Clockwork Aquario [Switch] Review – Turning Back The Clock

By Maria Alexander |
The Good

Hugely satisfying core mechanic

Well implemented 2 player mode

Beautiful old school presentation

The Bad

Short runtime

High pricetag

Often projects are left unfinished for a reason. However Clockwork Aquario – a game that was originally being developed for the arcades way back in the early 90s – was a bit unfortunate to be left on the shelf.

Created by the team behind the Wonder Boy and Monster World series, it was unfinished due to polygonal visuals being the ‘in’ thing at the time.

So this bright colourful 2D action platformer was thrown to the wayside – and has only now been dusted down, completed, and released into the wild.

Yet ironically it’s aged far better than the majority of 3D games from the same era, and is largely a joyous and frenetic delight.

You can play as one of three characters – a boy, girl, or robot – and have to complete very brief stages filled with a range of colourful enemies. You do this by jumping on their heads, hitting them, or simply flinging them into one another.

The latter is the game’s major mechanic – by hitting enemies once you’ll stun them, allowing you to grab a hold of them and use them as a projectile. Most stages see you fighting past a number of smaller enemies, and then taking on a larger boss.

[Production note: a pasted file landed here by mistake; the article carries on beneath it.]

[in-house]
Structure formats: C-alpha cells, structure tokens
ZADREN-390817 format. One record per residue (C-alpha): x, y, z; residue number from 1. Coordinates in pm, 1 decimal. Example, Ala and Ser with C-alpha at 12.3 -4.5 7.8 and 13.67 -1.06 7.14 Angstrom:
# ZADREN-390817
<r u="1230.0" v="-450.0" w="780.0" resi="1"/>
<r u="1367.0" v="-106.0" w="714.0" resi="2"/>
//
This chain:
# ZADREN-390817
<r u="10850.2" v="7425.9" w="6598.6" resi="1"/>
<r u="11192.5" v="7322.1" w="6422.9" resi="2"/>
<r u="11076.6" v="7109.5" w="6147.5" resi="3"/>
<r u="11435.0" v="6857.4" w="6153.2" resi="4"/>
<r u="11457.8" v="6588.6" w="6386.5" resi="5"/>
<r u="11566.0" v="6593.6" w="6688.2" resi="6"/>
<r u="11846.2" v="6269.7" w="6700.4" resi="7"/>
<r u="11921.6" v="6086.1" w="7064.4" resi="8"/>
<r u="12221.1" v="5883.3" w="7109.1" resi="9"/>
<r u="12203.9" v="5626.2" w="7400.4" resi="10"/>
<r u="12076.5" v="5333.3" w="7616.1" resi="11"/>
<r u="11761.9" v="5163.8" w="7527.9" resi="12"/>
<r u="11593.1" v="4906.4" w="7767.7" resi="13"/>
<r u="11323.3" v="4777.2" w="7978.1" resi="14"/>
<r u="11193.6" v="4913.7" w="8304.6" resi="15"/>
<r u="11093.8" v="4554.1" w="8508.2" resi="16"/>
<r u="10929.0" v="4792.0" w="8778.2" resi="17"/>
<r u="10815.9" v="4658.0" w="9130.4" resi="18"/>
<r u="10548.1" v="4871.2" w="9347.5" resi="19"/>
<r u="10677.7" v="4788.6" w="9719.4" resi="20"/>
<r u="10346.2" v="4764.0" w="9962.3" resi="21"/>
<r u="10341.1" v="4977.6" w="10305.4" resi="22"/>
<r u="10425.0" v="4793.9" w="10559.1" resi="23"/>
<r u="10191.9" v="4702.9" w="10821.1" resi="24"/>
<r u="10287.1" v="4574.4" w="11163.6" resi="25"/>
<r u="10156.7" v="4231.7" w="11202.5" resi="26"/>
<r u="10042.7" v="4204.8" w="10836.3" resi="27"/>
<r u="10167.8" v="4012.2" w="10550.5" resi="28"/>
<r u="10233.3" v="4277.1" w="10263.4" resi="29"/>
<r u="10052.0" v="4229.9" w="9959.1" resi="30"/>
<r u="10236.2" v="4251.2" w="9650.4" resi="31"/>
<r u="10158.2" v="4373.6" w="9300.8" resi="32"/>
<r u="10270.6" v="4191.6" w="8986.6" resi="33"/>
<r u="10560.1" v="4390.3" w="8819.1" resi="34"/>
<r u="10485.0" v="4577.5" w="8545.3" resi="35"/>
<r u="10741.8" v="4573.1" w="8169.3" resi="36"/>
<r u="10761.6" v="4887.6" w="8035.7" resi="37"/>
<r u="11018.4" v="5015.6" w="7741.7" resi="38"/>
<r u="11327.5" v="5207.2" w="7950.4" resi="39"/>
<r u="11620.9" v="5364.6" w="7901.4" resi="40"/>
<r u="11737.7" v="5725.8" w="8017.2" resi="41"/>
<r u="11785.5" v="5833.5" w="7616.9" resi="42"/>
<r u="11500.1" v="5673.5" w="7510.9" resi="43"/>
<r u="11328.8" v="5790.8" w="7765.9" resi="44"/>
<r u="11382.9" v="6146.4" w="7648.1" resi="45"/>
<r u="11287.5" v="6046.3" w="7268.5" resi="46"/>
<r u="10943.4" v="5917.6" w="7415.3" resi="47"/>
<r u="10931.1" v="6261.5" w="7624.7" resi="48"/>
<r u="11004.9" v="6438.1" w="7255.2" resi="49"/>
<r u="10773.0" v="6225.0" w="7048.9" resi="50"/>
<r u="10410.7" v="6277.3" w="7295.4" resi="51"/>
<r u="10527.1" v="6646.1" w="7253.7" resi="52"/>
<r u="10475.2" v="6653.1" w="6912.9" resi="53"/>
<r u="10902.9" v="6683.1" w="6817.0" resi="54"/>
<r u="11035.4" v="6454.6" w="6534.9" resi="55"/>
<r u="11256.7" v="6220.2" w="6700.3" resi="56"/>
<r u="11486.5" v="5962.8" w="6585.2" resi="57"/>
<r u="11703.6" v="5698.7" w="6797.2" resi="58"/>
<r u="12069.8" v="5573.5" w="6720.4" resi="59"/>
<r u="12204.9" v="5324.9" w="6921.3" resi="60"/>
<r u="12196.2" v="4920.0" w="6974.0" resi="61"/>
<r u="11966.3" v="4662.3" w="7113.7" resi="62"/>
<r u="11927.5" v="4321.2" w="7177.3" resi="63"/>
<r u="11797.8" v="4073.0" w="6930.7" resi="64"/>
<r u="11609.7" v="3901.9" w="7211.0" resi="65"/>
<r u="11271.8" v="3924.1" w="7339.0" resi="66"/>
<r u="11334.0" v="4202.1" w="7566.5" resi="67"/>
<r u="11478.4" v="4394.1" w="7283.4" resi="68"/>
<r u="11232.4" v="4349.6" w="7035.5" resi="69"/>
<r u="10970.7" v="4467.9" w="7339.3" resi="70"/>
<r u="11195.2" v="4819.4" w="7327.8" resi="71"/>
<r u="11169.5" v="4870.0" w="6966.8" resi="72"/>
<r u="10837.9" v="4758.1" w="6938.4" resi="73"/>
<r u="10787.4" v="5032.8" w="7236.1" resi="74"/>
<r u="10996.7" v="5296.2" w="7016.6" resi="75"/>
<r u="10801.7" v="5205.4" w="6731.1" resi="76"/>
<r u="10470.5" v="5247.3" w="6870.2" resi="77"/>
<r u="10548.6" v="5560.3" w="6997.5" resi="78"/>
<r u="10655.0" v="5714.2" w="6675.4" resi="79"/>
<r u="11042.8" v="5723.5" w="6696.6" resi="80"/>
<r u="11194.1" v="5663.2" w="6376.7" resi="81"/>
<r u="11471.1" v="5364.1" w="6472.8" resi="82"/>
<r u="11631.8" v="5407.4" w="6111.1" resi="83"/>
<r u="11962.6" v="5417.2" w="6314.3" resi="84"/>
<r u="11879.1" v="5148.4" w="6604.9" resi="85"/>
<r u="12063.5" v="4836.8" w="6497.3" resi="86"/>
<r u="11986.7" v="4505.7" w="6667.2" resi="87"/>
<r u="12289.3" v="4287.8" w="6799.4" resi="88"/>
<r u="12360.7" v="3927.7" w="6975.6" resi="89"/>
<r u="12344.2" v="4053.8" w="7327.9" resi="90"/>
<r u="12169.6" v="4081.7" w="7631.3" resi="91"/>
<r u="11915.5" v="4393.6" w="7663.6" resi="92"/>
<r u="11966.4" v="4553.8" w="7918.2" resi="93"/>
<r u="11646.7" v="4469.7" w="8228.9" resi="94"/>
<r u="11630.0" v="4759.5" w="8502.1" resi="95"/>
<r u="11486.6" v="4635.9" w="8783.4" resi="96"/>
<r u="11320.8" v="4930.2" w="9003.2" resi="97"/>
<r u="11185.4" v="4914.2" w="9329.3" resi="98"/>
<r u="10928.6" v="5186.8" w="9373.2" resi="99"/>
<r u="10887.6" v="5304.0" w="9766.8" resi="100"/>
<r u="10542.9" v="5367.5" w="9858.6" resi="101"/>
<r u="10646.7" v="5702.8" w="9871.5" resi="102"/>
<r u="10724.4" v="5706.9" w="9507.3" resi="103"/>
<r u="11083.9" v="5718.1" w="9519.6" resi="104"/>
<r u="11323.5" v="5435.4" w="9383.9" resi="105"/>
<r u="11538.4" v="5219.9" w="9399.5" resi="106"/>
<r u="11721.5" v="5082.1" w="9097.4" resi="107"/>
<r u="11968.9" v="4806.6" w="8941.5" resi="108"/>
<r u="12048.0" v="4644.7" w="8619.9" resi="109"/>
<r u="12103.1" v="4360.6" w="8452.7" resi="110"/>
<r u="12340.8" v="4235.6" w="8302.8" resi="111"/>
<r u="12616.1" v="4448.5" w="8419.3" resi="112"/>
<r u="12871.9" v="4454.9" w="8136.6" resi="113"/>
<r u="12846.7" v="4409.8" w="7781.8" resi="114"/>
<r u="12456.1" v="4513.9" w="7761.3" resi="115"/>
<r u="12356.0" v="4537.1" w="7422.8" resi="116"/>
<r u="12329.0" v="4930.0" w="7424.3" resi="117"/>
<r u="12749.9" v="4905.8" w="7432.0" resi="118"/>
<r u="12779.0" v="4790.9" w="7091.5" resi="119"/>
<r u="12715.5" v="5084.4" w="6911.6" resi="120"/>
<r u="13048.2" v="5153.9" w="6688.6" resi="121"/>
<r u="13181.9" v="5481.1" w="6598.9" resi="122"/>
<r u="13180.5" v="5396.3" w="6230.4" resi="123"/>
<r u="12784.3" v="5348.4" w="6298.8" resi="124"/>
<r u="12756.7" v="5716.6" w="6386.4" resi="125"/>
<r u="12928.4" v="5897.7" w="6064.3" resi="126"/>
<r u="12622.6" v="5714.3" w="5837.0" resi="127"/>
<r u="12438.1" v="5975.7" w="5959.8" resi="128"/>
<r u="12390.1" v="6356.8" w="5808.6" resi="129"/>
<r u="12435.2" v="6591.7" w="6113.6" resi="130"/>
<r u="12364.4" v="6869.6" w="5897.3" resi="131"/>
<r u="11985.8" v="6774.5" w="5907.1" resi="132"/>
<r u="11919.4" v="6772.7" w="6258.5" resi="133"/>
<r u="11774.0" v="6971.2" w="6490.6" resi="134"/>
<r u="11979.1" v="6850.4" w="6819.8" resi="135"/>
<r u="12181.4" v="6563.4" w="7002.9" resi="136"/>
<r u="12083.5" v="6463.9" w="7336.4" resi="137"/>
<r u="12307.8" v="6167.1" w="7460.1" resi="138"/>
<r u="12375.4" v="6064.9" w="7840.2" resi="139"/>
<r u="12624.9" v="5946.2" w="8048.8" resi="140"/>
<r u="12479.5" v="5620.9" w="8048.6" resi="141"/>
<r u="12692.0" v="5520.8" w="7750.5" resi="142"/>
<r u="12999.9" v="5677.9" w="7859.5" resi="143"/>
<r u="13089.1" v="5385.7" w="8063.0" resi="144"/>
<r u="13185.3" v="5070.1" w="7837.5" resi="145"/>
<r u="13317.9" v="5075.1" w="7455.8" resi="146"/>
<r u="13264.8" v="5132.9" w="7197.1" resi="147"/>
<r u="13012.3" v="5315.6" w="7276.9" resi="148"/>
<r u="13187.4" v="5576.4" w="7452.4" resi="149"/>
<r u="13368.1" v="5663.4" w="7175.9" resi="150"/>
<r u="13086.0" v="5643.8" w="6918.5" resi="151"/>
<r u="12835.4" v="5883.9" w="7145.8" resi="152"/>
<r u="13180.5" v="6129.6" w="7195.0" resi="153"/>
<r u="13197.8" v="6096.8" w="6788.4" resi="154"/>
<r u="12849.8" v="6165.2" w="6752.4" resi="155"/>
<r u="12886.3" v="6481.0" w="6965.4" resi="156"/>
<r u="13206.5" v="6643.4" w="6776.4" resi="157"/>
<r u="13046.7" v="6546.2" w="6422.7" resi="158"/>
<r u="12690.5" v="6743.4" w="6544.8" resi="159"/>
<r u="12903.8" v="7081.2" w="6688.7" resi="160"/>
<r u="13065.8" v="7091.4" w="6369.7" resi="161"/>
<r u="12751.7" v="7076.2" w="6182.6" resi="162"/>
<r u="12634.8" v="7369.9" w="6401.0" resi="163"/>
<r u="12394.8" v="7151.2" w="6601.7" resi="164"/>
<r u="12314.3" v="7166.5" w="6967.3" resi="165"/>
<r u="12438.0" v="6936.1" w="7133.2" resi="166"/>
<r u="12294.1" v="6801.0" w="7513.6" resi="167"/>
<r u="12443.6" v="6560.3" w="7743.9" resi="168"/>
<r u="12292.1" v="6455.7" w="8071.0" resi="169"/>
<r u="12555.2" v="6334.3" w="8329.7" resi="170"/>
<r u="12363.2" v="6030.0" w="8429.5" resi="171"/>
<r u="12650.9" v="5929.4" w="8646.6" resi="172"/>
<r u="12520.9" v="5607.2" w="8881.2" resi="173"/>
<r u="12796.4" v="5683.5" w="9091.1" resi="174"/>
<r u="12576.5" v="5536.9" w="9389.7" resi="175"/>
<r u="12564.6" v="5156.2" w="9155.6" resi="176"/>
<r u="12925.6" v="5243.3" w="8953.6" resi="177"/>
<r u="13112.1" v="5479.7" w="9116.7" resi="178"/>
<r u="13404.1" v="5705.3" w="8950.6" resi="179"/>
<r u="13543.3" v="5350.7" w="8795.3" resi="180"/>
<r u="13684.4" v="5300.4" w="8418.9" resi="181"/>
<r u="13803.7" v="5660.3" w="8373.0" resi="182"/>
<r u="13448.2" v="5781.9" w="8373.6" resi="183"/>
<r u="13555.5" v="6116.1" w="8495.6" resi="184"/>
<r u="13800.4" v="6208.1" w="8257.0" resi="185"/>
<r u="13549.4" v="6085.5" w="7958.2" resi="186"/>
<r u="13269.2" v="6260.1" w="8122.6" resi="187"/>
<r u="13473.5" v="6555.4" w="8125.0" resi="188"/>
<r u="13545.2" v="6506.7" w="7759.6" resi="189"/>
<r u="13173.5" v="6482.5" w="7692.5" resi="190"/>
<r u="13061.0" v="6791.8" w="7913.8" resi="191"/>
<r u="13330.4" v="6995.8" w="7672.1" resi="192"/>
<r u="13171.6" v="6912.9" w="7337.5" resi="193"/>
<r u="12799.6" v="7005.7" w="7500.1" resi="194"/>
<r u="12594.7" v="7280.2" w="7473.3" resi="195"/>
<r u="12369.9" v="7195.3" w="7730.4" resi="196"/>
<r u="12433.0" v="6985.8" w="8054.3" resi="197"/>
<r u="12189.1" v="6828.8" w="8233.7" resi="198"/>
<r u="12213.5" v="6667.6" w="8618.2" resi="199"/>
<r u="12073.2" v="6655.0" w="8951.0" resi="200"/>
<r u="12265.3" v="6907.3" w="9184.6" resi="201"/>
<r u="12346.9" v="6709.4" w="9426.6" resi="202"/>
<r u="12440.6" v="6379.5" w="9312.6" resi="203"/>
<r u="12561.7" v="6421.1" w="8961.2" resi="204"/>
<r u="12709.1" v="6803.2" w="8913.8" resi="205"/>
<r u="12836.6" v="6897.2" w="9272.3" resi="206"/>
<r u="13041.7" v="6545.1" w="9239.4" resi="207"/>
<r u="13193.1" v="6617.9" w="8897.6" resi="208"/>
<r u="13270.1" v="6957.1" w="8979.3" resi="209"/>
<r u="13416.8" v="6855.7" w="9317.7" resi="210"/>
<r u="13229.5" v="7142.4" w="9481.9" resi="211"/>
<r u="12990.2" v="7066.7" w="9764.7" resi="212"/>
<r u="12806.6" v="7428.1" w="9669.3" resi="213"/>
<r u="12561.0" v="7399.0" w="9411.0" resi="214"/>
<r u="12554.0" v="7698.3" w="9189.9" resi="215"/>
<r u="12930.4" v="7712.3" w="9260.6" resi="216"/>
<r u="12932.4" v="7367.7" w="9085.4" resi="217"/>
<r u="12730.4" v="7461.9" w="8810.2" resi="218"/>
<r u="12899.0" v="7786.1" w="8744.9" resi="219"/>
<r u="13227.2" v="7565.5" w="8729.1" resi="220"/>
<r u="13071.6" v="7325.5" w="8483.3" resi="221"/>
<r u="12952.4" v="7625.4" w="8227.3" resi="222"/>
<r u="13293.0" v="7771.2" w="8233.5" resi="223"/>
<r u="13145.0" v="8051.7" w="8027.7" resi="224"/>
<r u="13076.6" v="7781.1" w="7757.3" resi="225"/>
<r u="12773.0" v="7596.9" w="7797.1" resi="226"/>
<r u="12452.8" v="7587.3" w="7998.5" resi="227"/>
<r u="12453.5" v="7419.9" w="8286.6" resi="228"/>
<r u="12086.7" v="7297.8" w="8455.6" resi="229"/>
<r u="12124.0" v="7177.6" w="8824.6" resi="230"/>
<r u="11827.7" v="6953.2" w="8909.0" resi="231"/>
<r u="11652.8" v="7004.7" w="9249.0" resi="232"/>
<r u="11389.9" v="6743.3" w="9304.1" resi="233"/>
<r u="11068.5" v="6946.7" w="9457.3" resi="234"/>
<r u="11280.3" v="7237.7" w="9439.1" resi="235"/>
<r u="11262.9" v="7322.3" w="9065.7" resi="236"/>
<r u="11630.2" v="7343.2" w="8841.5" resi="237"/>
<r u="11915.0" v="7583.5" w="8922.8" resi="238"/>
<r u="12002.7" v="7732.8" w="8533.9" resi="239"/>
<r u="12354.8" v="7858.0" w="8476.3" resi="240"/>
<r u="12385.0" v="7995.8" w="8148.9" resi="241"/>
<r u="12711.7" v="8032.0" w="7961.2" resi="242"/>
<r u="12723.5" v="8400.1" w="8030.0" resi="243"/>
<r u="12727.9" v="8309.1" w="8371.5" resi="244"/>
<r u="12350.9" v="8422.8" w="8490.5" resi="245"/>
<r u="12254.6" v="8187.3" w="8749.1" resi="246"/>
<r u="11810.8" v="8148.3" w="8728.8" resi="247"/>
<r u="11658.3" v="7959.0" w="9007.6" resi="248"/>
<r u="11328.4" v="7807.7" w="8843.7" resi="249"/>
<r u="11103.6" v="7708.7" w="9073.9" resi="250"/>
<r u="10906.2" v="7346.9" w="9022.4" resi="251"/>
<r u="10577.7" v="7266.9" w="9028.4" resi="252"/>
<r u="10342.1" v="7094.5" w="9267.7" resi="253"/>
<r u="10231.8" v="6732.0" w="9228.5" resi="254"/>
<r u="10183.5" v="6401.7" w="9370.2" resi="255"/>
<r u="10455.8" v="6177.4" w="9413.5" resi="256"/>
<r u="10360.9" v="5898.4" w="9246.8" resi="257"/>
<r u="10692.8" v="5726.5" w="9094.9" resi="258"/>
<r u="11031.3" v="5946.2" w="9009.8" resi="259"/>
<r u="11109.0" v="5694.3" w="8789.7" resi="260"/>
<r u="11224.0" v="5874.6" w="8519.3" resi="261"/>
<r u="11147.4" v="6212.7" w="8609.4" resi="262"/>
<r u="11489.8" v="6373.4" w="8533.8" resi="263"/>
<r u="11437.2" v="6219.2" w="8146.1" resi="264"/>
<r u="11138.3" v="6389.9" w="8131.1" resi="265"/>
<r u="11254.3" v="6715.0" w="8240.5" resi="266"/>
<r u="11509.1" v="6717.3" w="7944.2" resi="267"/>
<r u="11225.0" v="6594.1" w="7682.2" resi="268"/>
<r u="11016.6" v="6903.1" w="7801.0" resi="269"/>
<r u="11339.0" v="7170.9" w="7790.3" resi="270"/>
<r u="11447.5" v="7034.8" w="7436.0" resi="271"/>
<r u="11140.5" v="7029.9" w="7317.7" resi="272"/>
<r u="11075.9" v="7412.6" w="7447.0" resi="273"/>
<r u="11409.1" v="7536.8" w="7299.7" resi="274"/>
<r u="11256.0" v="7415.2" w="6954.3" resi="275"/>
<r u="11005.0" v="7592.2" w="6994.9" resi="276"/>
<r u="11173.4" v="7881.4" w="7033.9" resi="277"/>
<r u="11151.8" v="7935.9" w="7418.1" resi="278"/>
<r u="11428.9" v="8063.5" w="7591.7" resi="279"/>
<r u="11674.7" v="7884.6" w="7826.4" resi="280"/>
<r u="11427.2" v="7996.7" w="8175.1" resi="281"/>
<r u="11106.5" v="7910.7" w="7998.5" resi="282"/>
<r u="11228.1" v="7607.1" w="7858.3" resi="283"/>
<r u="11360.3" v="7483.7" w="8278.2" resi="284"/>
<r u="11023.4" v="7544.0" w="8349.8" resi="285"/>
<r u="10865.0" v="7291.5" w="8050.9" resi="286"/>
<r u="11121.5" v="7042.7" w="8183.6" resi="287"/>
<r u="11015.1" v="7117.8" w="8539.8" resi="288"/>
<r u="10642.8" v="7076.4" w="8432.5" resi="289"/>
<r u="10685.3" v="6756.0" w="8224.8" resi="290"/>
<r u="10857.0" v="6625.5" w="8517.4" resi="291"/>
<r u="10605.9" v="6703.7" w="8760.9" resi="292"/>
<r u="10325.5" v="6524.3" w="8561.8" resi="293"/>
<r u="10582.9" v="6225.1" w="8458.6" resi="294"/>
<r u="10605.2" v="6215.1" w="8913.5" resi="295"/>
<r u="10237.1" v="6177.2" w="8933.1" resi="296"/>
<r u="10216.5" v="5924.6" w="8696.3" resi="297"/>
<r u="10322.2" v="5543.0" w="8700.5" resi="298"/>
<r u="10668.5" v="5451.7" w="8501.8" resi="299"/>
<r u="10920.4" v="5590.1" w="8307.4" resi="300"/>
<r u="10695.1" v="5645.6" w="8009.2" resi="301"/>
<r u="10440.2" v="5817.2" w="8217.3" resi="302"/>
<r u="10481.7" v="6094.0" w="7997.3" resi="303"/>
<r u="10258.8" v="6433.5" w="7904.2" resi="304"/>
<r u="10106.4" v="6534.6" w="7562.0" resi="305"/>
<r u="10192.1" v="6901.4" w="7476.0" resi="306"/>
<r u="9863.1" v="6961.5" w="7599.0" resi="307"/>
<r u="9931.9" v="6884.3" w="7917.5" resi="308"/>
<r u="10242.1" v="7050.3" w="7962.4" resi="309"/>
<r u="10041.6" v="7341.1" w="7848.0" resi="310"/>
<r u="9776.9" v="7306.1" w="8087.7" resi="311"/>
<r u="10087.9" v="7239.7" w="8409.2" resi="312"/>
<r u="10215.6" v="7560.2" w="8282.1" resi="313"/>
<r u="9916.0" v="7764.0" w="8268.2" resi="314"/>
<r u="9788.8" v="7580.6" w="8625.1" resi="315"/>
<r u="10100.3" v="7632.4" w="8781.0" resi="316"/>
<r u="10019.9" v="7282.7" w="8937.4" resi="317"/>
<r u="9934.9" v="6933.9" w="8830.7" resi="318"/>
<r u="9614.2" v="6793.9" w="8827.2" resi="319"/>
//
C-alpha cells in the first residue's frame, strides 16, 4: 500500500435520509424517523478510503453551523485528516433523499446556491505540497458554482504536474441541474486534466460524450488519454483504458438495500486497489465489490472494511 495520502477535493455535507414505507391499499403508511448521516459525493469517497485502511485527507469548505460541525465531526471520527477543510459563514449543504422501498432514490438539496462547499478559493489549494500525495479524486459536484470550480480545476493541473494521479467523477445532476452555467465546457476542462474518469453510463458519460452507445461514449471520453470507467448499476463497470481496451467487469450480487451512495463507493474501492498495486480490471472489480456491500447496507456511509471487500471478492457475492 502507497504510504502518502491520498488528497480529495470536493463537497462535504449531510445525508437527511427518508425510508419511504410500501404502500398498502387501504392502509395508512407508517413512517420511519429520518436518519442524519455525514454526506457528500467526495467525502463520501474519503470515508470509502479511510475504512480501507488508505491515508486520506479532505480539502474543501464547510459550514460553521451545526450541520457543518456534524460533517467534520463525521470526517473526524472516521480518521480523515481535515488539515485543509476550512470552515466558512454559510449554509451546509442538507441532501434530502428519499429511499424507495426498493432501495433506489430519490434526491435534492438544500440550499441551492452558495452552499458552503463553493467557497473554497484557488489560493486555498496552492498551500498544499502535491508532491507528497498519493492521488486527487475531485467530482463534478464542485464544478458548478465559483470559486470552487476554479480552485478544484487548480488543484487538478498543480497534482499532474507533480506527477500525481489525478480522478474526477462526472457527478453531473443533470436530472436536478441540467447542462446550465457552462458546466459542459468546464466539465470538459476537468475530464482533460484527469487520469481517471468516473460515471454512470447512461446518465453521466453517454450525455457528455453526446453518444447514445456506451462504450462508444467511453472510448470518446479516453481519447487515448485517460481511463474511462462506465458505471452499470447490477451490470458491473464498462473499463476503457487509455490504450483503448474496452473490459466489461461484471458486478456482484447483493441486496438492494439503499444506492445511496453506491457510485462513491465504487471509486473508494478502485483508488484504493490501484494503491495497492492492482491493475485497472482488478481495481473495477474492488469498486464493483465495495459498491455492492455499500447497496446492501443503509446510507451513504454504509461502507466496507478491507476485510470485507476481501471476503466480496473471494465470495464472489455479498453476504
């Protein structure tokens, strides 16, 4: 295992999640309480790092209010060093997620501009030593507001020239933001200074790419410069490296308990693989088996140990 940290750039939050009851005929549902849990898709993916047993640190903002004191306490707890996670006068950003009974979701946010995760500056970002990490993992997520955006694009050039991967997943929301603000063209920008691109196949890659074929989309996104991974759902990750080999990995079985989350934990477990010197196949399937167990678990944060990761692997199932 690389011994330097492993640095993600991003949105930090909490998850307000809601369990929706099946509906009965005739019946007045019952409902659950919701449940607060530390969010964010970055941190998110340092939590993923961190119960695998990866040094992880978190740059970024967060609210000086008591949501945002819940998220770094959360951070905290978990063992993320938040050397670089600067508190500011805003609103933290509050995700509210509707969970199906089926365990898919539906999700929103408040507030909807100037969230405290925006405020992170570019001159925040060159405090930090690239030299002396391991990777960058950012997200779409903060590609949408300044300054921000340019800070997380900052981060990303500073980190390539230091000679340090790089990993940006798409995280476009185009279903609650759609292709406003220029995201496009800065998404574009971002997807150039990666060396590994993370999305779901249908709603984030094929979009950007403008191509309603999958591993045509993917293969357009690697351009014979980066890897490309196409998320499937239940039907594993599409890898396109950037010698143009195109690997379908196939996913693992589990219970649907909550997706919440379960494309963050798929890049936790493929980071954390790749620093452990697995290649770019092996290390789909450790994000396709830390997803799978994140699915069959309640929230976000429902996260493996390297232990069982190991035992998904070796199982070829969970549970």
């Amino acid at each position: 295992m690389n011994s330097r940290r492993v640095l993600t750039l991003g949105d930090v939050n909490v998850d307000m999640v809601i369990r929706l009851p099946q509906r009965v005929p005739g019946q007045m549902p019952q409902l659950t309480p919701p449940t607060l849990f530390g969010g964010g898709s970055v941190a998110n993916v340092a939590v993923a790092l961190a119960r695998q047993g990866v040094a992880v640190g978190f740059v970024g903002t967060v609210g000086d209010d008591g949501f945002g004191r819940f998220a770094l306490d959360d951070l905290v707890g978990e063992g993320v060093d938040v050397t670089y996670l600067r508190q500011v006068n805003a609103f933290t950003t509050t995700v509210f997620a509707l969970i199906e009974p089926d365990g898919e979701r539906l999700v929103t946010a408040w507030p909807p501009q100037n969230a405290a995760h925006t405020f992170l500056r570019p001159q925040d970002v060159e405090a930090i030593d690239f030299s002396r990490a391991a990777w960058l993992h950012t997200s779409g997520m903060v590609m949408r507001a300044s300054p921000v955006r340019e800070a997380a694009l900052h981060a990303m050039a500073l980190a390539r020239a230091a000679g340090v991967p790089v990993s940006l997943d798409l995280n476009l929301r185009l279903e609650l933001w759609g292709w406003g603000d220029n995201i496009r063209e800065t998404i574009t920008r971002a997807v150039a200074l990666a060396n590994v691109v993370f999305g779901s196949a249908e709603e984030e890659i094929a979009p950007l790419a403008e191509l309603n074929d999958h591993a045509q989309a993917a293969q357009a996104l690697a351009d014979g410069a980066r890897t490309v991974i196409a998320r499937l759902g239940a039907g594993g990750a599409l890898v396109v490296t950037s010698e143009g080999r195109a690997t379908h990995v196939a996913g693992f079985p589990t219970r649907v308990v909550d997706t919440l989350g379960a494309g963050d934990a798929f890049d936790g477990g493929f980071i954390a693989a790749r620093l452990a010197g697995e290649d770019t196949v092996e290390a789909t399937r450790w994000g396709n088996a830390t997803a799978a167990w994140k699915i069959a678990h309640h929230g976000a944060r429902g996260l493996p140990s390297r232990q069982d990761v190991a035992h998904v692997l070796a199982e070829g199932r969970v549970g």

Now that’s all there really is to the core gameplay, but it works incredibly well and feels very tactile. In a game originally meant for the arcade – a place where games are generally made to be deathtraps – the controls never feel unfair or floaty.  

There’s a well implemented two player mode too. It allows you to throw your partner, but they remain invincible for a few moments after being thrown – a very important detail that helps avoid unnecessary frustration.

There are mini-games between levels where you compete with each other too, which is a frantic and well thought out addition.

The main problem with Clockwork Aquario is its length though, with most play-throughs taking just twenty minutes. There’s high score chasing to be done, and a well presented art gallery to look through – but that’s about it aside from the main campaign.

This is because of its arcade origins of course, and it wouldn’t be a major issue – had it not been for the high price-tag (£16.99, or €19.99). 

Ultimately this is a hugely fun throwback, but one that won’t have quite enough replay value to justify the asking price for most.

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